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Ahmet Ertegun, Atlantic Records Legend, Dies

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Ahmet Ertegun, Atlantic Records Legend, Dies


Ahmet Ertegun, Atlantic Records Legend, Dies

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  • <iframe src="" width="100%" height="290" frameborder="0" scrolling="no" title="NPR embedded audio player">
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A legend in the music business has died. Ahmet Ertegun, the pioneering founder of Atlantic Records died in New York today. He was 83 years old. His career spanned four decades and crossed several musical genres.

(Soundbite of musical montage)

NORRIS: The music of Ray Charles, Aretha Franklin, Wilson Pickett, Led Zeppelin and the Rolling Stones. Just a few of the artists who worked with Antlantic Records' founder, Ahmet Ertegun.

In his later years, Ertegun was still a strong presence in the music business. He slipped into a coma after falling backstage at a Rolling Stones concert in October. Jerry Wexler was Ertegun's long time producing partner at Atlantic. He says Ertegun had all the kills that make for a truly great producer.

Mr. JERRY WEXLER (Atlantic Records): There he is sitting behind the talk back directing the session, and there's an accumulation of information, and I think a really good record producer has to have a sense of pitch, a sense of rhythm and the impalpable called taste. Also, he has to be able to change the music that the musicians are playing, that the singer is singing, if necessary. And I can't underline if necessary too much.

NORRIS: Does that mean he has to know when to step back and let the artist do their thing?

Mr. WEXLER: I wouldn't put it that way. It's sort of the inverse of that. He lets things happen unless there's a problem. So it's not a question of stepping back, it's a question of being back and staying back and letting the music unfold until there's a happenstance that needs addressing. And that means changing the music. After all, you know, the producer is a shepherd and the policeman and the guide. It's the musicians who are making the music.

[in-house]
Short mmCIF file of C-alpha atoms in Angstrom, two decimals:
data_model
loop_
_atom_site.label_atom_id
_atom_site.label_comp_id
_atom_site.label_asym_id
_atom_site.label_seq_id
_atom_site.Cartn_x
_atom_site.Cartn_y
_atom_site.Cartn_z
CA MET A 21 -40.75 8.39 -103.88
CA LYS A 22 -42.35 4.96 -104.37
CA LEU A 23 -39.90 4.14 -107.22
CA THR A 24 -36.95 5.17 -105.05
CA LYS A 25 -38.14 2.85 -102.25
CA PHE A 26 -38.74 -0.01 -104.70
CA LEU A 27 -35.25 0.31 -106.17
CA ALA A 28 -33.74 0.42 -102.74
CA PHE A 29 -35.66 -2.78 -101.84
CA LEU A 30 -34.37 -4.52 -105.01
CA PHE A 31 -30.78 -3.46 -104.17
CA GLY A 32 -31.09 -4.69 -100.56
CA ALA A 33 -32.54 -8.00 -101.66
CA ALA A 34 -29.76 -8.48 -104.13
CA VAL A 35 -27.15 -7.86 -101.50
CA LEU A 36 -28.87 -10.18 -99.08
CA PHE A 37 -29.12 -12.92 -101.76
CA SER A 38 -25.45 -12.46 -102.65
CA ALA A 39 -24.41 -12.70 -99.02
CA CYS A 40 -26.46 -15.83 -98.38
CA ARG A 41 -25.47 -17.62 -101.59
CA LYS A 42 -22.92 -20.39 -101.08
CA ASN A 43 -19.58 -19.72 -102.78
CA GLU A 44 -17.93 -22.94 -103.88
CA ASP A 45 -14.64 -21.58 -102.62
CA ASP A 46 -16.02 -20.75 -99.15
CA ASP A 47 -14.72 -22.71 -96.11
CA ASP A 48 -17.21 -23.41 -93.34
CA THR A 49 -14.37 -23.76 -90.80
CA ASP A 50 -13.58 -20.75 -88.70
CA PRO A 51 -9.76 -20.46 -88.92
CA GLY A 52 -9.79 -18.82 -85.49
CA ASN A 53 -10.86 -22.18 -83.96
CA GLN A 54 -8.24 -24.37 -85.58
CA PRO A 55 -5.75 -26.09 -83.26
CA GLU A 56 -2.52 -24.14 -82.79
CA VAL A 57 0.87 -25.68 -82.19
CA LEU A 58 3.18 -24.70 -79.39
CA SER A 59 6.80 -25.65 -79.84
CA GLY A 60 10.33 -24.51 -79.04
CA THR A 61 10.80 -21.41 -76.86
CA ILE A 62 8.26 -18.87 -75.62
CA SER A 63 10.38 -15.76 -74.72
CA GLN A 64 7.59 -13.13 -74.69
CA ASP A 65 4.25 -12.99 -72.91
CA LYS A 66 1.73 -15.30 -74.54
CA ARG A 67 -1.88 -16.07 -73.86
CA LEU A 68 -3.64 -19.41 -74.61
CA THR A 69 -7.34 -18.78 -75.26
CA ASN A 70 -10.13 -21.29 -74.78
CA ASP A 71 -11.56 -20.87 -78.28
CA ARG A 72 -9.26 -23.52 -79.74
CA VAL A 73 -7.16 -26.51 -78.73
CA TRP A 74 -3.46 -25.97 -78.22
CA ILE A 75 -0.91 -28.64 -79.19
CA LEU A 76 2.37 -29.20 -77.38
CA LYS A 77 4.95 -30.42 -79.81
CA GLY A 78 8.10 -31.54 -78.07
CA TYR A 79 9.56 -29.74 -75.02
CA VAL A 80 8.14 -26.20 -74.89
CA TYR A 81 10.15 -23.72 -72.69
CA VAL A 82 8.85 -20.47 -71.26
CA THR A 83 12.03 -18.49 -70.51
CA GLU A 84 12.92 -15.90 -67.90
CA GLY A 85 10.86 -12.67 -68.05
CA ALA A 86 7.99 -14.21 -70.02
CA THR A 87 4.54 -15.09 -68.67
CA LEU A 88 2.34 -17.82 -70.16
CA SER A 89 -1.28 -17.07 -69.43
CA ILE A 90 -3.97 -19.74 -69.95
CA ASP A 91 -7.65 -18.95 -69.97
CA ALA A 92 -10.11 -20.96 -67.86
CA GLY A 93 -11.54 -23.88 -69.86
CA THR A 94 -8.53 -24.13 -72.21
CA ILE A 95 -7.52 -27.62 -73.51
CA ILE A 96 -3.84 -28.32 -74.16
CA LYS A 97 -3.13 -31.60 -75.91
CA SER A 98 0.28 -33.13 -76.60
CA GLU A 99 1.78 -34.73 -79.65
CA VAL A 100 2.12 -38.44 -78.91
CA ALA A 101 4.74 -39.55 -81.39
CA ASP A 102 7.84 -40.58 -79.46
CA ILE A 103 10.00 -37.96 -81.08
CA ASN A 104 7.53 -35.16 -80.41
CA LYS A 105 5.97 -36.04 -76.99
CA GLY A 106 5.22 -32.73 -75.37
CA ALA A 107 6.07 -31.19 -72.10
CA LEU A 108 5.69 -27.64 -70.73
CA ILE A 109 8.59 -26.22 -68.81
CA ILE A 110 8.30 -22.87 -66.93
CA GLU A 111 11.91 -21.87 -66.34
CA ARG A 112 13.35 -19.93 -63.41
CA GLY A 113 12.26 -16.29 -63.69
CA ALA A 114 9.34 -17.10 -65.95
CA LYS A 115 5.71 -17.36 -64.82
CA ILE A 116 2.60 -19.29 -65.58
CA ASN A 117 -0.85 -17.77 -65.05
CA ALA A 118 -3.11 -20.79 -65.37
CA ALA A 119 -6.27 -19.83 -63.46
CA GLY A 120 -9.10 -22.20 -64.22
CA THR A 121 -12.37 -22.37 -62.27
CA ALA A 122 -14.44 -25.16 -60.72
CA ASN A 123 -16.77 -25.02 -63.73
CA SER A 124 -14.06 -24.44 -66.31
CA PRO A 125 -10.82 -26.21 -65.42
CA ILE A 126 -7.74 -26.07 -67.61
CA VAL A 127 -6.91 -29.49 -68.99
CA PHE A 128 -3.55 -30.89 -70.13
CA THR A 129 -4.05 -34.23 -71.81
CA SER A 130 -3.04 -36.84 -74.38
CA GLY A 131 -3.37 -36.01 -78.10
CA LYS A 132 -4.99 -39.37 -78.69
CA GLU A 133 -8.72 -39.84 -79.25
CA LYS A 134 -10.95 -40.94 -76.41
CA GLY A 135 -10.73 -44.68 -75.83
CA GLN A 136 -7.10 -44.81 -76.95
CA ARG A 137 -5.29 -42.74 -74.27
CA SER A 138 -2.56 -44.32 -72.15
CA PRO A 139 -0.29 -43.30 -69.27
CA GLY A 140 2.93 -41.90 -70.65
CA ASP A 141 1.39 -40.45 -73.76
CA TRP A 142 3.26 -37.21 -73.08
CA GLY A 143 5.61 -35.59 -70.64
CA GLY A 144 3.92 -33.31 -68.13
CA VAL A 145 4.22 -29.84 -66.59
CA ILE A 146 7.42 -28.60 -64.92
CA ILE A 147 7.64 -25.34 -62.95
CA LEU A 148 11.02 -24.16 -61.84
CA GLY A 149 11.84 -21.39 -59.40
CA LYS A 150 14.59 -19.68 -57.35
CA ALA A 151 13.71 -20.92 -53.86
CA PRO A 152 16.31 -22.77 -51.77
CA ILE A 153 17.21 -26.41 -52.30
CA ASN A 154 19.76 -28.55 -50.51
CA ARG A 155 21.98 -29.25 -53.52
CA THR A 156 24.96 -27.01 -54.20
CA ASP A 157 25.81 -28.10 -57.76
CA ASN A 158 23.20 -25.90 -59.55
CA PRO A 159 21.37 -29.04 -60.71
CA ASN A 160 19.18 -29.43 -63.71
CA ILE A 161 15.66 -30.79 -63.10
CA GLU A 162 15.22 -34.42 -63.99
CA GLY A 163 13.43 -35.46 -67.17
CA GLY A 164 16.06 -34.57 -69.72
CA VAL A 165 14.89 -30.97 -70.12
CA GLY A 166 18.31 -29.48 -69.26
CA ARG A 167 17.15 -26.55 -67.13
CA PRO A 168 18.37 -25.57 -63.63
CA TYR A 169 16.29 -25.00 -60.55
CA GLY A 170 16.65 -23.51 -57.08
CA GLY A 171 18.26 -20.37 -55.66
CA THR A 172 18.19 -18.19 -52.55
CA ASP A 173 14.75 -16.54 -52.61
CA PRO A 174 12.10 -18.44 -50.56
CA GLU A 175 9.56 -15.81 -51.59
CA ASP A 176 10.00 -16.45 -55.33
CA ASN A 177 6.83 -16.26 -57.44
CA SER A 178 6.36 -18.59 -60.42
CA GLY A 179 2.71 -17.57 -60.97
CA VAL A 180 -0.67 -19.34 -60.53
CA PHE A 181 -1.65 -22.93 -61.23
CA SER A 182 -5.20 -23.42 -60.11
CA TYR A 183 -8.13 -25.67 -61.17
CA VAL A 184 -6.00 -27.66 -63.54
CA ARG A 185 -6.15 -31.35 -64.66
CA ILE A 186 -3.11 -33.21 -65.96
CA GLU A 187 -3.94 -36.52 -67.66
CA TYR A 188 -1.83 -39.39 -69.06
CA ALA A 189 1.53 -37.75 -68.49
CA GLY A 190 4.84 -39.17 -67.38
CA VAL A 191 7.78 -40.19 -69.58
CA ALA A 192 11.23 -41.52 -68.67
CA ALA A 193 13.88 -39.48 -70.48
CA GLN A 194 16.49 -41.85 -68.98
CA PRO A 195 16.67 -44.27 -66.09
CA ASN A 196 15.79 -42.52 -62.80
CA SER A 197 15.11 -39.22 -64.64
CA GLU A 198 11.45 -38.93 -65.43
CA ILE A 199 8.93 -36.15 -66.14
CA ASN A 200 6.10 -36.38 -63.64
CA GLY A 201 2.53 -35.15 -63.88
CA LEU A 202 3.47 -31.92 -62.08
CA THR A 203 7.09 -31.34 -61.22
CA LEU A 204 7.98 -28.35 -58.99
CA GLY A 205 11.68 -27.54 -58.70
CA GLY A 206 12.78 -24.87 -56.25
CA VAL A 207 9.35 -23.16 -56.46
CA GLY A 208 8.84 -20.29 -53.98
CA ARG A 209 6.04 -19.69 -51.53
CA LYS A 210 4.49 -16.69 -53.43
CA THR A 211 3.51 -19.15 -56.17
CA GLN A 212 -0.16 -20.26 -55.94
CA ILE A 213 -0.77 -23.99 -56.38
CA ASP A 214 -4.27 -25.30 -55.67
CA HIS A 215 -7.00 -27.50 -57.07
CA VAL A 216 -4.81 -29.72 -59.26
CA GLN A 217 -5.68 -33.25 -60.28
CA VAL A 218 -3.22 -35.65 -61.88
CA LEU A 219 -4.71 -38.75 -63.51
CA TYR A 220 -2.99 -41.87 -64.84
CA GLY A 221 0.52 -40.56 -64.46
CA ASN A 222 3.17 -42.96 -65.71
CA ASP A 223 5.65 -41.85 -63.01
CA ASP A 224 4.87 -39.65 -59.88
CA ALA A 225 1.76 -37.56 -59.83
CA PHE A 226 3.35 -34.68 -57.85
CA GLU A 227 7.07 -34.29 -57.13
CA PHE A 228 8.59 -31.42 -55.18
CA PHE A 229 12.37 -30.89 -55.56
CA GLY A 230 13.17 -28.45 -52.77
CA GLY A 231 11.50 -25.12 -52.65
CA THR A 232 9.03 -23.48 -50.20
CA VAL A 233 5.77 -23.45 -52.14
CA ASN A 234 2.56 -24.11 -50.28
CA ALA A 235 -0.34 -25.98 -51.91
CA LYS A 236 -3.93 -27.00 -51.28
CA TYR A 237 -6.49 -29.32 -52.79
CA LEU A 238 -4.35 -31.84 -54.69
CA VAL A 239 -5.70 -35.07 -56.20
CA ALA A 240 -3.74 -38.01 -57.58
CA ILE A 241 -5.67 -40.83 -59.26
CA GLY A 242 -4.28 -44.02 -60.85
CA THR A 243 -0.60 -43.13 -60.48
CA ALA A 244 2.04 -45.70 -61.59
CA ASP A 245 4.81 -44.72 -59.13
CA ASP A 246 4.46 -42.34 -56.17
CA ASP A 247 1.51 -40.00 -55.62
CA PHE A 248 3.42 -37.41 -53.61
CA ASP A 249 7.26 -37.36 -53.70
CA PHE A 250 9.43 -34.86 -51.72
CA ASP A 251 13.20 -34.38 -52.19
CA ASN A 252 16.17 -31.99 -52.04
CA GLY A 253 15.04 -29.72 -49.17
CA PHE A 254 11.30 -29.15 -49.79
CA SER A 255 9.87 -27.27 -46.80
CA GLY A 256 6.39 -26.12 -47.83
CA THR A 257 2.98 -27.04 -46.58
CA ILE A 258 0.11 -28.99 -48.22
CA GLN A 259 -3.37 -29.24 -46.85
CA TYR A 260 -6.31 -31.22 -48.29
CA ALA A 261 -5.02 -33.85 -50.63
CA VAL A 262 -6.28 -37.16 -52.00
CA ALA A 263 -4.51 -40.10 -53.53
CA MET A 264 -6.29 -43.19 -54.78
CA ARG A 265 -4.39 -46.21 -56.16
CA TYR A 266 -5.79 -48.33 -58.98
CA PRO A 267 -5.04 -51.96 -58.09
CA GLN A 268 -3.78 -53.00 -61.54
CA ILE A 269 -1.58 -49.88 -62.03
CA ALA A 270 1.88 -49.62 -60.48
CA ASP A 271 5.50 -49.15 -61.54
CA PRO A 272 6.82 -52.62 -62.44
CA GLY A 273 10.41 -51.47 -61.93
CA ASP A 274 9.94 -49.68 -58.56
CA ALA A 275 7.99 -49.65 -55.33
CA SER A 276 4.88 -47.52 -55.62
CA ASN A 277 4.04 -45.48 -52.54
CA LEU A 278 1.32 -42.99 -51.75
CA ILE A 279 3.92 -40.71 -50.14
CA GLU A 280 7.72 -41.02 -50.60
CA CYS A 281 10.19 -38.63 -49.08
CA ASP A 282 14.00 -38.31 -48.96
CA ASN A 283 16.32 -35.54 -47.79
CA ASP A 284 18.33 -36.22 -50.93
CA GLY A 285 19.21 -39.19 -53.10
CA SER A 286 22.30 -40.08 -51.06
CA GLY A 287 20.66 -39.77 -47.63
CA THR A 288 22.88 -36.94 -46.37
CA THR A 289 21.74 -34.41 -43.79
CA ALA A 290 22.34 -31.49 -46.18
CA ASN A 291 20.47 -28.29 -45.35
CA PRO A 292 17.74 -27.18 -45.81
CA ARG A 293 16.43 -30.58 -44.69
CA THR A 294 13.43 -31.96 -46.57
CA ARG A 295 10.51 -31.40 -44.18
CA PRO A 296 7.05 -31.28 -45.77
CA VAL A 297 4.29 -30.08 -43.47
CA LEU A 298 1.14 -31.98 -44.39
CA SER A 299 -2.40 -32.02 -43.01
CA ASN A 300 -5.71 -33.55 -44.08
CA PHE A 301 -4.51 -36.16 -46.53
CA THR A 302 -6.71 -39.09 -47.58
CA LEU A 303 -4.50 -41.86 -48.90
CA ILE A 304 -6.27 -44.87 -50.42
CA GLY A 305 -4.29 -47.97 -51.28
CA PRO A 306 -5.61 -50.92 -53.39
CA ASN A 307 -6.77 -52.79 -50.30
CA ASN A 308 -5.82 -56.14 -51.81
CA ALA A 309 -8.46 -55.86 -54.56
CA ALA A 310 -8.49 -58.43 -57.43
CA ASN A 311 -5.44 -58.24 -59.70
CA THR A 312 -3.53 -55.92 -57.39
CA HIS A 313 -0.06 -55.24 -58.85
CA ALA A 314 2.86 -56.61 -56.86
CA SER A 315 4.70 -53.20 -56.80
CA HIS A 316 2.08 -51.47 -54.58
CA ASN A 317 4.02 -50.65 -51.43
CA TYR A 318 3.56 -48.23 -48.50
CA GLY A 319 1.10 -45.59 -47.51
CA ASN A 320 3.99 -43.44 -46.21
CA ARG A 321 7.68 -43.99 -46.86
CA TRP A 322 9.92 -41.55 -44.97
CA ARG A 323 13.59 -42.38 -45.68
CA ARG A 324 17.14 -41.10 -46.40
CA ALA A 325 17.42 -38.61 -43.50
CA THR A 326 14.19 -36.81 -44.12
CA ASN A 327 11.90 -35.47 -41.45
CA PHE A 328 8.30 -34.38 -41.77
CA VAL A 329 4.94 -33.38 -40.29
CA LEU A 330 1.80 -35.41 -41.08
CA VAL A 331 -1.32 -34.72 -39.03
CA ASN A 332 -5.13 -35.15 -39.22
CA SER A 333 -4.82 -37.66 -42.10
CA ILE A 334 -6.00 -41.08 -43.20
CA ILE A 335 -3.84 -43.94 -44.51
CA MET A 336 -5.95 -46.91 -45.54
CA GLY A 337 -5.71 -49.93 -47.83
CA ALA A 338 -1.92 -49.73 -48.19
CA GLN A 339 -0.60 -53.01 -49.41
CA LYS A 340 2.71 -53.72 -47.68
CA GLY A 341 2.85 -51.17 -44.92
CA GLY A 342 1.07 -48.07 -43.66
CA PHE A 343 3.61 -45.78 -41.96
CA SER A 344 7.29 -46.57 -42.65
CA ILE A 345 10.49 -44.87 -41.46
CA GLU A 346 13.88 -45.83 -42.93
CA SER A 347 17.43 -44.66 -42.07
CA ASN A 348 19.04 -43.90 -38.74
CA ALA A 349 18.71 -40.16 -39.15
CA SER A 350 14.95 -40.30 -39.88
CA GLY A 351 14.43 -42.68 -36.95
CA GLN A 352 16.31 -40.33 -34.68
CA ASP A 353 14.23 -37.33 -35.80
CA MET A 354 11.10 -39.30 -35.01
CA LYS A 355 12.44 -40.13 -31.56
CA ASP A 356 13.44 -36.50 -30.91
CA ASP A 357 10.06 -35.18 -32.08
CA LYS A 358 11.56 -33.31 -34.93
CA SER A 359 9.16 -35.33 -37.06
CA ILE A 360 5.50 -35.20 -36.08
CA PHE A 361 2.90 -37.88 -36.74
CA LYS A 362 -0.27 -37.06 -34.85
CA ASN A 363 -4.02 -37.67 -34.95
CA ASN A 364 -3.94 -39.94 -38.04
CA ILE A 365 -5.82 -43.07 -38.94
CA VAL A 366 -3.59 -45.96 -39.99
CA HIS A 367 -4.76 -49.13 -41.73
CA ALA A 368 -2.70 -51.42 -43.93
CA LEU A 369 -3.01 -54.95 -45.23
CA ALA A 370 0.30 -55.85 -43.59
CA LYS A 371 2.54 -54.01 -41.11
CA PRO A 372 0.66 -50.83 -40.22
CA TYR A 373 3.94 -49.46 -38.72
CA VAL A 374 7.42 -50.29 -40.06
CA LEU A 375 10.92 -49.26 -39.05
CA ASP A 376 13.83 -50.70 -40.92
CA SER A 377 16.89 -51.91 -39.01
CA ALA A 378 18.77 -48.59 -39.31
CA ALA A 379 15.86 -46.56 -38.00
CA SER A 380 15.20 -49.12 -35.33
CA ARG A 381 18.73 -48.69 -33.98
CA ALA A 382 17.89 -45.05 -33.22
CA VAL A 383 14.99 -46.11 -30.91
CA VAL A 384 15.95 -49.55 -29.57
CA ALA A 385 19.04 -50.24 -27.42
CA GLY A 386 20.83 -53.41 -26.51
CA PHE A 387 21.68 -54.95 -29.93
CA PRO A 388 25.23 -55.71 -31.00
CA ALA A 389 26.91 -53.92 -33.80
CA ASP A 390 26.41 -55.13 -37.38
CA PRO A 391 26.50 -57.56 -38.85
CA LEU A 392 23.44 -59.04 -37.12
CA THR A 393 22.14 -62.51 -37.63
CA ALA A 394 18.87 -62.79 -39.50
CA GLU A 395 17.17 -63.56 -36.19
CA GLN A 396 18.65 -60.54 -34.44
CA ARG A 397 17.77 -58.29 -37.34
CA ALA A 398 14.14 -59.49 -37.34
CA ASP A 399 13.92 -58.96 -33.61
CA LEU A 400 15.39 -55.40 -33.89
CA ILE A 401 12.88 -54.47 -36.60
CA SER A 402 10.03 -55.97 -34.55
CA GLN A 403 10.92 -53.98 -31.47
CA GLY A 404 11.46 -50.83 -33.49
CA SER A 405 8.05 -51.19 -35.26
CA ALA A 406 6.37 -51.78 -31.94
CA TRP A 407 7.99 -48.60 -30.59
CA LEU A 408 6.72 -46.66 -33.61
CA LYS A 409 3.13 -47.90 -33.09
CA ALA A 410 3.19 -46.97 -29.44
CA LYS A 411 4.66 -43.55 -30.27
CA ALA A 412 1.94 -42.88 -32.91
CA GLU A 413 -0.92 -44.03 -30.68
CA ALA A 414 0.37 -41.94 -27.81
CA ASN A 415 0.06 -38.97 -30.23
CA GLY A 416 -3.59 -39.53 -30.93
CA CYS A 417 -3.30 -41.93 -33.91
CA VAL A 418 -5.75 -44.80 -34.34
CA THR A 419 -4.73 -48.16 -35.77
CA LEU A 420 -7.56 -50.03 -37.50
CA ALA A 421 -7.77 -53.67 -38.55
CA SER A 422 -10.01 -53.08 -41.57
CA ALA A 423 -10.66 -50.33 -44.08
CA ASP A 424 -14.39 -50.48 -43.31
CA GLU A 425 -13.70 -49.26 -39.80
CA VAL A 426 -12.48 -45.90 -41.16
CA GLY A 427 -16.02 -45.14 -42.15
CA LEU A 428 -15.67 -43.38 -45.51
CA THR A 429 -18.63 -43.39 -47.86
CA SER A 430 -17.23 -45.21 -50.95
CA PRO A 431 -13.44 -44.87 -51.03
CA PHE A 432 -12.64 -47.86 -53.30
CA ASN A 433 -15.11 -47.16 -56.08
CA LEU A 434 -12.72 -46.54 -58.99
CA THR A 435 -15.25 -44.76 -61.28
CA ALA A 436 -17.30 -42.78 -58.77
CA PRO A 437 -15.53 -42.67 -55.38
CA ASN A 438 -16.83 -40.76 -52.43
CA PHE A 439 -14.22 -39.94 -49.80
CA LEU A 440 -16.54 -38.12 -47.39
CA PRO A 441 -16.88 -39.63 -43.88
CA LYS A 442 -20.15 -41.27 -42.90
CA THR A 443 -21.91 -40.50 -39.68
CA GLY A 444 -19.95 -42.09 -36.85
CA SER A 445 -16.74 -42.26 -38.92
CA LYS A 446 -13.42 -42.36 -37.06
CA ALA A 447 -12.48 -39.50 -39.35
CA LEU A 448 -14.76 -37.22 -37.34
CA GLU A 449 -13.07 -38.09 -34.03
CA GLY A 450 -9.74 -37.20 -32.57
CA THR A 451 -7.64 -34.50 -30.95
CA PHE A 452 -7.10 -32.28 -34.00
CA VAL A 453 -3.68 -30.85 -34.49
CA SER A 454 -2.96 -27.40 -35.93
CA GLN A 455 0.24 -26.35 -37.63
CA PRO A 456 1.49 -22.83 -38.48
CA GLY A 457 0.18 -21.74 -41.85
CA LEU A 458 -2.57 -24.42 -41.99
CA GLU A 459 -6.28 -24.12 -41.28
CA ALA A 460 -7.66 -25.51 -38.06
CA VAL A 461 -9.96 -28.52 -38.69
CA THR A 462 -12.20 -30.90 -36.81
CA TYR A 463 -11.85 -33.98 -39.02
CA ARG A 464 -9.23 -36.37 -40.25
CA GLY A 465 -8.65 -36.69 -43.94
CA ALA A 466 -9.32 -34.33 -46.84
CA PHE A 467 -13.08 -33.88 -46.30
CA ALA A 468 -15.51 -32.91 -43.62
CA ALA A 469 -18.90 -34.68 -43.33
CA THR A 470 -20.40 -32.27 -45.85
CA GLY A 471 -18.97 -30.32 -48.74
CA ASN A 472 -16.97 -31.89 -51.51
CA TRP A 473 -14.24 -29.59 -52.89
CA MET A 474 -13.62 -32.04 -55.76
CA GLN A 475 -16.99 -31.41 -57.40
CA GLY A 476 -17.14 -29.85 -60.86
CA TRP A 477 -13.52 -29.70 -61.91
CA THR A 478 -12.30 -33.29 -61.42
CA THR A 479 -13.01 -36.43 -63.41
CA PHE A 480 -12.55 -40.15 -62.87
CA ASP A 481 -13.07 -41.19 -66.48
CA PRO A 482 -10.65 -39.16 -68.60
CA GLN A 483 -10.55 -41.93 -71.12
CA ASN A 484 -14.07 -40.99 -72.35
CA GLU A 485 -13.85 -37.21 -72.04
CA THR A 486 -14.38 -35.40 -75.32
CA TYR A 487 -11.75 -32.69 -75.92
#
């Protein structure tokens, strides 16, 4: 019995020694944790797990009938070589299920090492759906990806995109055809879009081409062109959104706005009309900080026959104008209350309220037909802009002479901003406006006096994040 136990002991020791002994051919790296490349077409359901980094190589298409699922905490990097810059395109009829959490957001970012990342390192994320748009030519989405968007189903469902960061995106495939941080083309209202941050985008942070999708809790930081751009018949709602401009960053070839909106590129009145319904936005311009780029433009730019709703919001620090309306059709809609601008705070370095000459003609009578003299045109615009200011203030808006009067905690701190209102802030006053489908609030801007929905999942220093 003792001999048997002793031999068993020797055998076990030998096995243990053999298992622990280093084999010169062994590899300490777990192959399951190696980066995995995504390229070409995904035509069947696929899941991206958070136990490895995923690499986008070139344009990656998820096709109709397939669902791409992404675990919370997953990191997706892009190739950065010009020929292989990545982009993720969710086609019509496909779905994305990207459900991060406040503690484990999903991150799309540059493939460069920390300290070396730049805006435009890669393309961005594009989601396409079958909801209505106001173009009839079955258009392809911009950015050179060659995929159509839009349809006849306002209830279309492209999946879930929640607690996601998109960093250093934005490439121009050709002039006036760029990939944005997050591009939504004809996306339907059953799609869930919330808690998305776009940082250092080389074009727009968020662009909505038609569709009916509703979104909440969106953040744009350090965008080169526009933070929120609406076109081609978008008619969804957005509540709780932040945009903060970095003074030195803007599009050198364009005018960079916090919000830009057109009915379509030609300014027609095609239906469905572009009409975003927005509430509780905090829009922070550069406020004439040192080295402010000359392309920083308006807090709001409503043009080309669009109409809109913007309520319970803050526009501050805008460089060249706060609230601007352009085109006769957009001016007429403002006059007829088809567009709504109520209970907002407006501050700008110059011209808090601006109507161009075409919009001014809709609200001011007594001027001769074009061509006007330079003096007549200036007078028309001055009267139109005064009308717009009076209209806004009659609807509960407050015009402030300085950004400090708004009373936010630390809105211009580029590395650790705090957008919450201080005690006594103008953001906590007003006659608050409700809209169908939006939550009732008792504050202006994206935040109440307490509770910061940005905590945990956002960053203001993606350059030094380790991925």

And the arranger would also be there, writing his arrangement more or less on the spot. So everything was ready. That's was Ahmet's spot. He didn't believe in wasting time in the studio.

NORRIS: Mr. Wexler, tell me about his transition into rock and roll.

Mr. WEXLER: That came about, well actually almost by accident. Our first successful rock and roll singer was Bobby Darin. Bobby had a song called "Splish Splash." Ahmet believed in it and he made that record.

NORRIS: Sounds like he was a good businessman as well as a great producer.

Mr. WEXLER: He was a good businessman and he also was very charismatic. There's a story told that when he went to London to try to sign the Rolling Stones, he was sitting and having a couple of blasts with Mick Jagger. And while he was talking to Mick, Ahmet fell sound asleep. Mick Jagger said that's the company for me. If he can go to sleep while he's talking to me, is very cool.

NORRIS: Jerry Wexler, thank you so much for talking to us and talking us down memory lane with your old friend.

Mr. WEXLER: Okay. All the best of luck. I miss him dearly.

NORRIS: That was Jerry Wexler remembering Ahmet Ertegun, the founder of Atlantic Records. He died today in New York at the age of 83.

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